a. Count your calories: You could use a calorie counting app to know exactly what is in the food you're eating while you're trying to plan how to lose weight. This way, you can keep an exact track of the calories and nutrients you're consuming. b. Reduce the number of your meals: Make it a habit to eat dinner early and avoid eating anything post dinner to help in digestion of your food. c. Cut down on condiments: Certain sauces and condiments are dense in calories. Avoid including those in your routine diet. d. Load up on veggies: Limit starchy carbs and added fats in your plate but load up on fresh and healthy veggies instead. e. Opt for lean proteins: Even while consuming protein dense foods, choose proteins that are lower in fat such as chicken and fish. f. Don't drink calories: Avoid sugary drinks, aerated drinks and sodas during the diet. Instead opt for water and zero-calorie drinks. Protein shakes are good too, but count them as a meal since they are quite filling.
Fermented foods: These enhance the function of good bacteria while inhibiting the growth of bad bacteria. Sauerkraut, kimchi, kefir, yogurt, tempeh, and miso all contain good amounts of probiotics, which help to increase good bacteria. Researchers have studied kimchi widely, and study results suggest that it has anti-obesity effects. Similarly, studies have shown that kefir may help to promote weight loss in overweight women.
While many people turn to artificial sweeteners in a misguided attempt to whittle their waistlines, those fake sugars are likely to have the opposite effect. According to Yale researchers, artificial sweeteners are actually linked with an increased risk of abdominal obesity and weight gain, possibly because they can trigger cravings for the real stuff and spike insulin levels in a similar fashion to real sugar.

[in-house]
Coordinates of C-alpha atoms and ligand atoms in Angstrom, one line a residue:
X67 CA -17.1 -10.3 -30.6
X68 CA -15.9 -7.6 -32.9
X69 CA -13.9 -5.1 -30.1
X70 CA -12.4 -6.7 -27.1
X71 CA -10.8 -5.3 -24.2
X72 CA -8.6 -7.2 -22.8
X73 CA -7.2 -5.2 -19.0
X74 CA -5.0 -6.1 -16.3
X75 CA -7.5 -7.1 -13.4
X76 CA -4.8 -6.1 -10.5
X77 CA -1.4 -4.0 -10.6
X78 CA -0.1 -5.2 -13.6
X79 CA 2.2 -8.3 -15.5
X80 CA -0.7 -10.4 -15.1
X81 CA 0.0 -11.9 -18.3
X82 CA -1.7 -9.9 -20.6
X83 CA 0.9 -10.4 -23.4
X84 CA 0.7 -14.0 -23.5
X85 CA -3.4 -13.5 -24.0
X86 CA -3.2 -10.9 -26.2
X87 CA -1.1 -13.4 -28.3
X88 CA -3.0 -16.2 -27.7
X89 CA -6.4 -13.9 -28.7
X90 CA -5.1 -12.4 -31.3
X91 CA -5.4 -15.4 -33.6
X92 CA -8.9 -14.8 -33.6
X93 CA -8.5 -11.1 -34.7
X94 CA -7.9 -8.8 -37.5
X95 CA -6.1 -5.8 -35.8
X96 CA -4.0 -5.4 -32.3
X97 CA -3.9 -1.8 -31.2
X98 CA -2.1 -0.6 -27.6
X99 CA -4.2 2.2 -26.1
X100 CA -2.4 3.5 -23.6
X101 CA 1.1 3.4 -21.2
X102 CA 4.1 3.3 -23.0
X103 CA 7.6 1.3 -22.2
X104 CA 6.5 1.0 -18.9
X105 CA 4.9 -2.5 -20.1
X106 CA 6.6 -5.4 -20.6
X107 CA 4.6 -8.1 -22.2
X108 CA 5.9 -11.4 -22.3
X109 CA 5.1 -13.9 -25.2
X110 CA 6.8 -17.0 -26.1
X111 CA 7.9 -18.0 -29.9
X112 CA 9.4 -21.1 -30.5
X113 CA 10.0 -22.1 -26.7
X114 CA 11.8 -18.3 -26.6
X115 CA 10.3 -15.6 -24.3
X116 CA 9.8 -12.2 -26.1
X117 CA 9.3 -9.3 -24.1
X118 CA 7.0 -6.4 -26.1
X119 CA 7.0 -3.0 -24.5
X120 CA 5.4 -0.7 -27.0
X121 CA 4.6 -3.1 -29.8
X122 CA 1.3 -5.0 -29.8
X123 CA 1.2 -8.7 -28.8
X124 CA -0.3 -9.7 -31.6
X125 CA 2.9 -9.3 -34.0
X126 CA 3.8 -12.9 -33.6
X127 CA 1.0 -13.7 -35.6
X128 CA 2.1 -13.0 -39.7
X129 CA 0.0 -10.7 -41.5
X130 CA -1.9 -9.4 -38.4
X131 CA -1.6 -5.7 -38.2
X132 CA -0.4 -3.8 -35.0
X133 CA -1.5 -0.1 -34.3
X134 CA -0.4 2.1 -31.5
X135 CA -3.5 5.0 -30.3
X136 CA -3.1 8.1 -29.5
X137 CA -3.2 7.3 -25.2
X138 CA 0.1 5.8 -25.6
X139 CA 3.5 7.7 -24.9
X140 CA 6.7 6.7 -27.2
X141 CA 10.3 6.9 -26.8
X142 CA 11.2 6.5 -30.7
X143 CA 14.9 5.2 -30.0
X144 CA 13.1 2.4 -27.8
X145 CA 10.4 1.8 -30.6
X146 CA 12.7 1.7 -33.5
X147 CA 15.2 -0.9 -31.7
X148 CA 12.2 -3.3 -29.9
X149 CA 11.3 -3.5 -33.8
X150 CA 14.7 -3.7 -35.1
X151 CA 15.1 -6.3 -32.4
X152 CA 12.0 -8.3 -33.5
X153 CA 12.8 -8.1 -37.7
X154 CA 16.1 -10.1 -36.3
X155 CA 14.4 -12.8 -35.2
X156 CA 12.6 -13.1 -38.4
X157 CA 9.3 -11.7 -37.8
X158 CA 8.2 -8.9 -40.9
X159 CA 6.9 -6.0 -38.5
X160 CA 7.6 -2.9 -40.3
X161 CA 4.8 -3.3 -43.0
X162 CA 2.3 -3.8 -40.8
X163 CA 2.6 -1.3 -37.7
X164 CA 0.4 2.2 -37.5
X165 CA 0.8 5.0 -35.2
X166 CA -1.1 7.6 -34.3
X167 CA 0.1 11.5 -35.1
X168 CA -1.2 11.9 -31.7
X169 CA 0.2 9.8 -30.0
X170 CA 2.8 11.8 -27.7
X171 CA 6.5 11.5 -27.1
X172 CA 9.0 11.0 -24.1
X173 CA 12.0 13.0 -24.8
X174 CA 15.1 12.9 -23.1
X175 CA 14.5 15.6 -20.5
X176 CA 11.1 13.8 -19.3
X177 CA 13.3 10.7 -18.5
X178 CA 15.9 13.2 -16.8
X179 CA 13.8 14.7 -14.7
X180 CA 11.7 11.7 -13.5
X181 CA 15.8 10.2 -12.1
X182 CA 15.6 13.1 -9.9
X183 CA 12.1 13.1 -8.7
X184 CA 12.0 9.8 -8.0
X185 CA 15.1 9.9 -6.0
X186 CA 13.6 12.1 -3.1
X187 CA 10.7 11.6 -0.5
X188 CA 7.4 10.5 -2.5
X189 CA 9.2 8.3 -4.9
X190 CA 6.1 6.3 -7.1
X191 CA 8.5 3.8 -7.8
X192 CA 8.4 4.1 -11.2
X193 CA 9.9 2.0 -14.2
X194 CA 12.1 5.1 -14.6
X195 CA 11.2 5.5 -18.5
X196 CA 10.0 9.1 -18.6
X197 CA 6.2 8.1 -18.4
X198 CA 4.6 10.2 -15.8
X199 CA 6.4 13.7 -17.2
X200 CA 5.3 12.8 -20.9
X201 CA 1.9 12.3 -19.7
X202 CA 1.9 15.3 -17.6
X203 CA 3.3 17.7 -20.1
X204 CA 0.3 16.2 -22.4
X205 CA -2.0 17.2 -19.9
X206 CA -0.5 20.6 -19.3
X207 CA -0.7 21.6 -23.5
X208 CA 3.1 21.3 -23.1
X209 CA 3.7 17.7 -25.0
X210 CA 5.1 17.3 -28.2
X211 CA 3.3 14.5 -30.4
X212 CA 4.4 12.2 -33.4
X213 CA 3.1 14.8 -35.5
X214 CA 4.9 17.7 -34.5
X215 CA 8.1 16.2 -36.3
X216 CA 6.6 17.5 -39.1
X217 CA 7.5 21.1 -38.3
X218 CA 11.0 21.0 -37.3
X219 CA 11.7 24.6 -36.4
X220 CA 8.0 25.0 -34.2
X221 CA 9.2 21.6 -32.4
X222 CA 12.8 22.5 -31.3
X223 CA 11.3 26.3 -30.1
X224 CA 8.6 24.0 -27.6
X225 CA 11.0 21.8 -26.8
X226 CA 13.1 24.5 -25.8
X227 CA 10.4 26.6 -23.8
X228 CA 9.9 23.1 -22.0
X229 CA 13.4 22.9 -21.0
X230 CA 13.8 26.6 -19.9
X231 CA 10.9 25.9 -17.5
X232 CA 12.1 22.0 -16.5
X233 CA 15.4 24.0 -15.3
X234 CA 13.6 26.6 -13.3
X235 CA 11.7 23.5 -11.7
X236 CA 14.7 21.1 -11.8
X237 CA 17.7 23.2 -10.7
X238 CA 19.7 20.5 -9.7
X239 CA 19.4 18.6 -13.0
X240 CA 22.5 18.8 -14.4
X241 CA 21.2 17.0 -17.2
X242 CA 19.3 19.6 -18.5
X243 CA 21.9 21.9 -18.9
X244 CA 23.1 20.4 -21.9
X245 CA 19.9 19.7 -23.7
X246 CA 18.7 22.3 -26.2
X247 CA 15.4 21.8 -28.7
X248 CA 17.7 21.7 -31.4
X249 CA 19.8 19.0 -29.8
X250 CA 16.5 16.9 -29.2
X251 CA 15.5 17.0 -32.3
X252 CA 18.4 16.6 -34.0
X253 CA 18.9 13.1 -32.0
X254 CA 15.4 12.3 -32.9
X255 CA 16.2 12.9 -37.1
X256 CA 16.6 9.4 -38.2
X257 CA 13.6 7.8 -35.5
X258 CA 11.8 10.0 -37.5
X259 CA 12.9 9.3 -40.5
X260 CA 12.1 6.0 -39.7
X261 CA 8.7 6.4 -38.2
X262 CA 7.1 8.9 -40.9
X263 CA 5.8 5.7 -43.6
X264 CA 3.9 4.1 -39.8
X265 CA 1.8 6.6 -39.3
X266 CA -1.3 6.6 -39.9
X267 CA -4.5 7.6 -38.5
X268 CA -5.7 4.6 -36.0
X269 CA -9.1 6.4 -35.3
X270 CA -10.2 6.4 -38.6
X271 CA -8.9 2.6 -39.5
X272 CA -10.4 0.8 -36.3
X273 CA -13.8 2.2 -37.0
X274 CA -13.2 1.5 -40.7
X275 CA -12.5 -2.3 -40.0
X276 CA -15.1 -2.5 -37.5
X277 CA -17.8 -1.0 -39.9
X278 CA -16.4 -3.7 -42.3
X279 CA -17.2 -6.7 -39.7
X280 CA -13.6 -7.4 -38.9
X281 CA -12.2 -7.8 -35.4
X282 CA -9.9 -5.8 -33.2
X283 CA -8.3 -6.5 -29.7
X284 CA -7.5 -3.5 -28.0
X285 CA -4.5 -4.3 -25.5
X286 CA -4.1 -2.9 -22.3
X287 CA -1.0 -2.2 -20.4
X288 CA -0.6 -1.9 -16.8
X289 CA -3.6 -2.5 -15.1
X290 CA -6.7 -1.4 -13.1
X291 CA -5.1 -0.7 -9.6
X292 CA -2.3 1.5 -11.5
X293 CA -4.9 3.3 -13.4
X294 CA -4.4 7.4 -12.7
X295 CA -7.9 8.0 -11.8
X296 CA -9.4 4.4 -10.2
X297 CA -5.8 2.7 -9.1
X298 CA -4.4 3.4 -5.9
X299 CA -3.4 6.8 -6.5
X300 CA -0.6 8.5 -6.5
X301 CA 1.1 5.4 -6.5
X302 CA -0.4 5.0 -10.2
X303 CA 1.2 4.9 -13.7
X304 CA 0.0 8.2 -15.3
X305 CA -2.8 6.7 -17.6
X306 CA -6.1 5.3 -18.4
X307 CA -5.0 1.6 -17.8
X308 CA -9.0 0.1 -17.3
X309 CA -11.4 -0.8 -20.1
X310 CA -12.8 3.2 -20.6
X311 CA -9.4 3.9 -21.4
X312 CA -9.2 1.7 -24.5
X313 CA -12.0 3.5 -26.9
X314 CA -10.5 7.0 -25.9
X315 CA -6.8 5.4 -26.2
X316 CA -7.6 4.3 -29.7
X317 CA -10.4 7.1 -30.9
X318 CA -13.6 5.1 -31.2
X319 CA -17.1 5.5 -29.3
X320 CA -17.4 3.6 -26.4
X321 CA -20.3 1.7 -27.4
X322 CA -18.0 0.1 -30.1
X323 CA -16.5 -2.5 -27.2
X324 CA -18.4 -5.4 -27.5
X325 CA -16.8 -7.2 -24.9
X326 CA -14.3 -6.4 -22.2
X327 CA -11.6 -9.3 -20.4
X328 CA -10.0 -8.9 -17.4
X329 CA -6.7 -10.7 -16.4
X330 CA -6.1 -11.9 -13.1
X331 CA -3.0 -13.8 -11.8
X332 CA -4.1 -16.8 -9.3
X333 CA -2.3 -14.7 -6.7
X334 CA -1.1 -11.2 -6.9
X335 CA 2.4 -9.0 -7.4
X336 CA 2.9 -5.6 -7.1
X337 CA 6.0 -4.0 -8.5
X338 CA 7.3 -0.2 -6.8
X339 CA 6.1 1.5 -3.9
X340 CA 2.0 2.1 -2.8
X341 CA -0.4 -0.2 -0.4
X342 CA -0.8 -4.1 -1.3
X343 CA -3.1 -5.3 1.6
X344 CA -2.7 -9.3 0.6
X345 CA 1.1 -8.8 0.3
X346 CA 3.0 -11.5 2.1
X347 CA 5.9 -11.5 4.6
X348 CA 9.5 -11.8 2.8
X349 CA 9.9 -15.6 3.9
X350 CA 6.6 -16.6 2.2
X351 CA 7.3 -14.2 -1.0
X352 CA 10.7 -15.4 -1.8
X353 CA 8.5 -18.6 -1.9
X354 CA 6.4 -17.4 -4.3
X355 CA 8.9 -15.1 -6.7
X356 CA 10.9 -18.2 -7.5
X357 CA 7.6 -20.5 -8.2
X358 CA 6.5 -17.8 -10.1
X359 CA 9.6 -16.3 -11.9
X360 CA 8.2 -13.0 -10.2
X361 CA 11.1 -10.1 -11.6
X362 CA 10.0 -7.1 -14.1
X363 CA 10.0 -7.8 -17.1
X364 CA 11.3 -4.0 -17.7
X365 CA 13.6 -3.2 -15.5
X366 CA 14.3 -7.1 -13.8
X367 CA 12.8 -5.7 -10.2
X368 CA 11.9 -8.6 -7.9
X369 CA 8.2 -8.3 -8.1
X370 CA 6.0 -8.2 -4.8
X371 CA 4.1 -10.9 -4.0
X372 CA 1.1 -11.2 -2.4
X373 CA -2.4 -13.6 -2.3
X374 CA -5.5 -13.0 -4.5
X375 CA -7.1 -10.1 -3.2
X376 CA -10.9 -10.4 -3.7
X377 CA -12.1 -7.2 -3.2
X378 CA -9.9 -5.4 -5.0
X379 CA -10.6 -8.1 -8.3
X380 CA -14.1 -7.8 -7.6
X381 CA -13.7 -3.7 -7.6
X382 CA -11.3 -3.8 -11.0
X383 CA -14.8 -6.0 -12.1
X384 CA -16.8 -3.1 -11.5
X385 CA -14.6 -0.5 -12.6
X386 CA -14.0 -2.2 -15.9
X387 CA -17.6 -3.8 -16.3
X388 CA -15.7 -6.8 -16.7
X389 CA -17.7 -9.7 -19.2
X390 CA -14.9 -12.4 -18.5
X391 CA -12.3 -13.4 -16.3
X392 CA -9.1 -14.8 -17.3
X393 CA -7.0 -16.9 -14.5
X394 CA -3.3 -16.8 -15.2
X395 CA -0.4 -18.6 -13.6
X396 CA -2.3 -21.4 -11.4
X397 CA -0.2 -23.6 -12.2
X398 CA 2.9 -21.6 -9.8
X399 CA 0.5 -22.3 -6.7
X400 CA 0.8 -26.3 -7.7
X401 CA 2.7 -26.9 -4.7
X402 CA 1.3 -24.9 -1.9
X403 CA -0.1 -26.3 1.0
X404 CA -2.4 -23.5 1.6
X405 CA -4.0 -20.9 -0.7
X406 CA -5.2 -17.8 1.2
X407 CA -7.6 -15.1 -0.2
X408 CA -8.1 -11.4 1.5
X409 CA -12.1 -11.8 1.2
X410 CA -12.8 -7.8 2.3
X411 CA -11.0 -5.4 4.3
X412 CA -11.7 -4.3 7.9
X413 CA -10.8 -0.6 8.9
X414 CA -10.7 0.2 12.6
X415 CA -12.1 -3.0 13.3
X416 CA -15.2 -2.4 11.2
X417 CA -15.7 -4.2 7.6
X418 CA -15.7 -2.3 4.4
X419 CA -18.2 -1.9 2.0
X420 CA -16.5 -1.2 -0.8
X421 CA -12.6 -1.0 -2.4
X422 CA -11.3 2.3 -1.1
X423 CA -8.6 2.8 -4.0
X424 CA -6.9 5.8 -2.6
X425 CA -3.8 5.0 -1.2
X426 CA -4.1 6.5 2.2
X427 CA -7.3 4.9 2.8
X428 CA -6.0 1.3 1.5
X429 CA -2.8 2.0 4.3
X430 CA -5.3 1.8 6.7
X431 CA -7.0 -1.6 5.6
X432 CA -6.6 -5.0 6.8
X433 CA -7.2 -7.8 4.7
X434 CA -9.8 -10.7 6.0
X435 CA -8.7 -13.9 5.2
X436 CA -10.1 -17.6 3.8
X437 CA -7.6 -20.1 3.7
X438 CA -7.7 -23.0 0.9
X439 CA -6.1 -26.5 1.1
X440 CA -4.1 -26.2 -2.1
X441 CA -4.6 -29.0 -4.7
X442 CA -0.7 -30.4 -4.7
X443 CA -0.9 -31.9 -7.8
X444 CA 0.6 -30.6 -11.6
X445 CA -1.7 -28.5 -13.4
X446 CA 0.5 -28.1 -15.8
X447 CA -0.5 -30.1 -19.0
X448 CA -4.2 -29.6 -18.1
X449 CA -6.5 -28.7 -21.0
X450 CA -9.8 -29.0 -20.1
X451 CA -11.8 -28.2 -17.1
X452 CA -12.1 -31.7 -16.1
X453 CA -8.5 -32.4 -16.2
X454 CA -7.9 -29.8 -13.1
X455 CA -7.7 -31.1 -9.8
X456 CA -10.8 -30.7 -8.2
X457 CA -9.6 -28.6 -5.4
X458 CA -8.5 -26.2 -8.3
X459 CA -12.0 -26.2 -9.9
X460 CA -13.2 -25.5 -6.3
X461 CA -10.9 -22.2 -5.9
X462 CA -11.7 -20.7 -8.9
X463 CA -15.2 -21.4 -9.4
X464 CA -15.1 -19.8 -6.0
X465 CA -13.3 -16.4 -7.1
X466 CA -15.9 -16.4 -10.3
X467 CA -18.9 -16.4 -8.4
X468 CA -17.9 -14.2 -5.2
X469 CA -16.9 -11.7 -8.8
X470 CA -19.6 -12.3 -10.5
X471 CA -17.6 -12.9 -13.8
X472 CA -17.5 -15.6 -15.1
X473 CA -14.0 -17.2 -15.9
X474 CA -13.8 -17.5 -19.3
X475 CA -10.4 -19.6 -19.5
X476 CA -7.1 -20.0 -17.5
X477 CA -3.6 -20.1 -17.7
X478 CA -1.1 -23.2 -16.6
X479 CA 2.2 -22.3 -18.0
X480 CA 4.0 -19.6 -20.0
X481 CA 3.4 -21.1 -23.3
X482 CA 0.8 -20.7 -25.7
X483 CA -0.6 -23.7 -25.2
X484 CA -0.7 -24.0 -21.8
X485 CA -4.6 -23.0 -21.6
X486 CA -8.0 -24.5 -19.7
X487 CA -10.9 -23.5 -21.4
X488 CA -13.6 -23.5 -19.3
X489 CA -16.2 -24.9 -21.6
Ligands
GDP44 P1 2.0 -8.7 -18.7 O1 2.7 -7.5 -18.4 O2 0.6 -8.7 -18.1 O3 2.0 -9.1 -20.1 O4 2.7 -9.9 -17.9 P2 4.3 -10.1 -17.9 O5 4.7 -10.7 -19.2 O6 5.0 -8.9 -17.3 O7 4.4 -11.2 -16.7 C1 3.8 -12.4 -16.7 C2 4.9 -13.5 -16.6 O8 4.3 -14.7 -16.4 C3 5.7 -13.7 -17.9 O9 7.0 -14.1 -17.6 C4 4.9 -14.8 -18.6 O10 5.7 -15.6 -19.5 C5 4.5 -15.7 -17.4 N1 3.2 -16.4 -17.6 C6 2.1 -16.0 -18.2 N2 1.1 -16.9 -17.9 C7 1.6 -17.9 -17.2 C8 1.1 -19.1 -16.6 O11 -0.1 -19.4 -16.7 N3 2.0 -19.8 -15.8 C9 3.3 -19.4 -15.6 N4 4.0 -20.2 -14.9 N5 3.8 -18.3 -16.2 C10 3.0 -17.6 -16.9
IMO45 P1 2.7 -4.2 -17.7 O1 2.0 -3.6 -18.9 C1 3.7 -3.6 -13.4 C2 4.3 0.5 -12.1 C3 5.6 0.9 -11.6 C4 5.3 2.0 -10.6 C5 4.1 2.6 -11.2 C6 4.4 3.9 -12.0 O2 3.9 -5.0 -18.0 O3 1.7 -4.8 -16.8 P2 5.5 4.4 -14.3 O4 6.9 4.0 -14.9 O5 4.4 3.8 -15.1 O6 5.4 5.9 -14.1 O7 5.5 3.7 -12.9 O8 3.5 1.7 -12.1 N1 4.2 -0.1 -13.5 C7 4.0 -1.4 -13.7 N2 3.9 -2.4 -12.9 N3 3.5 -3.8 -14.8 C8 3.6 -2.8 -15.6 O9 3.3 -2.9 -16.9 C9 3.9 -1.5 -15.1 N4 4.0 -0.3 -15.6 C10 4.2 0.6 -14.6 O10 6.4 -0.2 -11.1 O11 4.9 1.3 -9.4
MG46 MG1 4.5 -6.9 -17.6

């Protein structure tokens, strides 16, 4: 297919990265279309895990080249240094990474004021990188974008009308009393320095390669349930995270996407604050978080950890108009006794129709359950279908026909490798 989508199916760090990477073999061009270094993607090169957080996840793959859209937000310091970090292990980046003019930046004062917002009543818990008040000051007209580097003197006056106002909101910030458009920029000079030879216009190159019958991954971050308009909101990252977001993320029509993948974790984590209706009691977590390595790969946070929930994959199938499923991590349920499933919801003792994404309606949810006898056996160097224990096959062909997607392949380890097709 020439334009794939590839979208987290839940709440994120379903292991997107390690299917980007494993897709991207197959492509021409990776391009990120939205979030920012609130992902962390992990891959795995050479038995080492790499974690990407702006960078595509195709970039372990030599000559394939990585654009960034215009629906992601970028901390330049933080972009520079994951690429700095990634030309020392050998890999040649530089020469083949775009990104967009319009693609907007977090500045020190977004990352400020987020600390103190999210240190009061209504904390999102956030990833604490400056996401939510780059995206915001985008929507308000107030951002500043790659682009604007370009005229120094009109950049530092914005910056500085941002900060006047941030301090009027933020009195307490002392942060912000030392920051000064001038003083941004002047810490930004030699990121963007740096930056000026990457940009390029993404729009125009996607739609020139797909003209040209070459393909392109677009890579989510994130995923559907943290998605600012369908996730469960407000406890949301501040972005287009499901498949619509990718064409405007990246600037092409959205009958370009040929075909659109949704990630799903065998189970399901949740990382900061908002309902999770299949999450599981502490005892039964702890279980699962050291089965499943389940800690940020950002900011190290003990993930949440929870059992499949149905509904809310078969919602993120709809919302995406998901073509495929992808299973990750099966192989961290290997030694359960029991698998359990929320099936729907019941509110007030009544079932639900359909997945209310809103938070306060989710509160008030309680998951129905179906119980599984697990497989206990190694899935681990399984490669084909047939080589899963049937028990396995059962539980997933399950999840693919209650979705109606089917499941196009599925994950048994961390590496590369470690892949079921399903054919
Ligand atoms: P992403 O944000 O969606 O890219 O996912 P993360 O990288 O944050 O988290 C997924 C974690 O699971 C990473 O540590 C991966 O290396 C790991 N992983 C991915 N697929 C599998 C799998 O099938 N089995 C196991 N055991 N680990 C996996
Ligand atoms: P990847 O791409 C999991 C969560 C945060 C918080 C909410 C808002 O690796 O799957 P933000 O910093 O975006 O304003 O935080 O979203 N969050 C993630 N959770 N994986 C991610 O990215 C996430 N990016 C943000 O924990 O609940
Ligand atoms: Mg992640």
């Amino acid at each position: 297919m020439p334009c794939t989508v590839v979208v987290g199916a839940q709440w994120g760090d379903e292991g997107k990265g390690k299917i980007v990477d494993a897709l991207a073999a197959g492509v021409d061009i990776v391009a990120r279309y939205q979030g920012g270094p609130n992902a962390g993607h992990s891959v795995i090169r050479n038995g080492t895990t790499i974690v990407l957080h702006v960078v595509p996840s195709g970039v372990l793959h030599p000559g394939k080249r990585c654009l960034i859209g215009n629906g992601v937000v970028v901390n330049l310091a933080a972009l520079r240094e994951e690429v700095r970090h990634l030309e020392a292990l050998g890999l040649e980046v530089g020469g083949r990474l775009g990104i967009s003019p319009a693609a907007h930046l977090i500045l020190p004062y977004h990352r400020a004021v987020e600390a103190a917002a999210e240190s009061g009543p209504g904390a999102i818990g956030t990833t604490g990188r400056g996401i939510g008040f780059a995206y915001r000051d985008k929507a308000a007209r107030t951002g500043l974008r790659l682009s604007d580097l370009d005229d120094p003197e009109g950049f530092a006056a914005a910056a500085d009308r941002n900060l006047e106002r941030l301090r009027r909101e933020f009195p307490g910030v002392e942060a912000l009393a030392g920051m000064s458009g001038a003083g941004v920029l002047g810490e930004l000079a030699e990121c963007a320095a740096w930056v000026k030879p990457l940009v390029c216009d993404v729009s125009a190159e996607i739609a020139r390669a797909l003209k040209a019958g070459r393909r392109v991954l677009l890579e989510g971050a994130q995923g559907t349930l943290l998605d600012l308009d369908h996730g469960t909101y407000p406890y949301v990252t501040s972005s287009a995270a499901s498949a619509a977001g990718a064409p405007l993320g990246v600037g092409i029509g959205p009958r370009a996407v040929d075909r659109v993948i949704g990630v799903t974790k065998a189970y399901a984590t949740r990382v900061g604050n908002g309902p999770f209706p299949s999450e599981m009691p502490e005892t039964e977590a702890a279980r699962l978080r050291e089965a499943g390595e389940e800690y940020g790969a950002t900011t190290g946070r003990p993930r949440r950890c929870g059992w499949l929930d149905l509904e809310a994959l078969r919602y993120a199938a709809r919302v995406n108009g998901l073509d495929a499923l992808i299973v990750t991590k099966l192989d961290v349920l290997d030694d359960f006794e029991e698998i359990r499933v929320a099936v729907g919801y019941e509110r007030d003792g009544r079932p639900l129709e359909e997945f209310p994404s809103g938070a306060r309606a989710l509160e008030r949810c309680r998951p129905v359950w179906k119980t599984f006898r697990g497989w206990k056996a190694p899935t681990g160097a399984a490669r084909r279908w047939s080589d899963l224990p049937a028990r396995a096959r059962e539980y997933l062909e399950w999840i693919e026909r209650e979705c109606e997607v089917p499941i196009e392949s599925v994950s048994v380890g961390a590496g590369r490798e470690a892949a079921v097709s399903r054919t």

Still, it’s a worthy goal to lose belly fat because it’s “unfortunately the most dangerous location to store fat,” says Lawrence Cheskin, MD, chair of the department of nutrition and food studies at George Mason University and director of the Johns Hopkins Weight Management Center. Because belly fat—also known as visceral fat, or the deep abdominal fat that surrounds your organs—is more temporary, it circulates throughout the bloodstream more regularly and is therefore likelier to raise the amount of fat in your blood, increasing your blood sugar levels and putting you at a greater risk of heart disease and type 2 diabetes.
Based on my experience in nutrition counseling, most of us tend to snack on foods that aren’t nutrient-dense, but are high in calories. For example, skipping sugary beverages is often the easiest way to lose weight faster. You don’t feel full from drinks — even the ones that do contain calories — so swapping those out for sparkling water or unsweetened tea and coffee is the best place to start. Other major culprits often come in refined grains like cereals, chips, crackers, and cookies.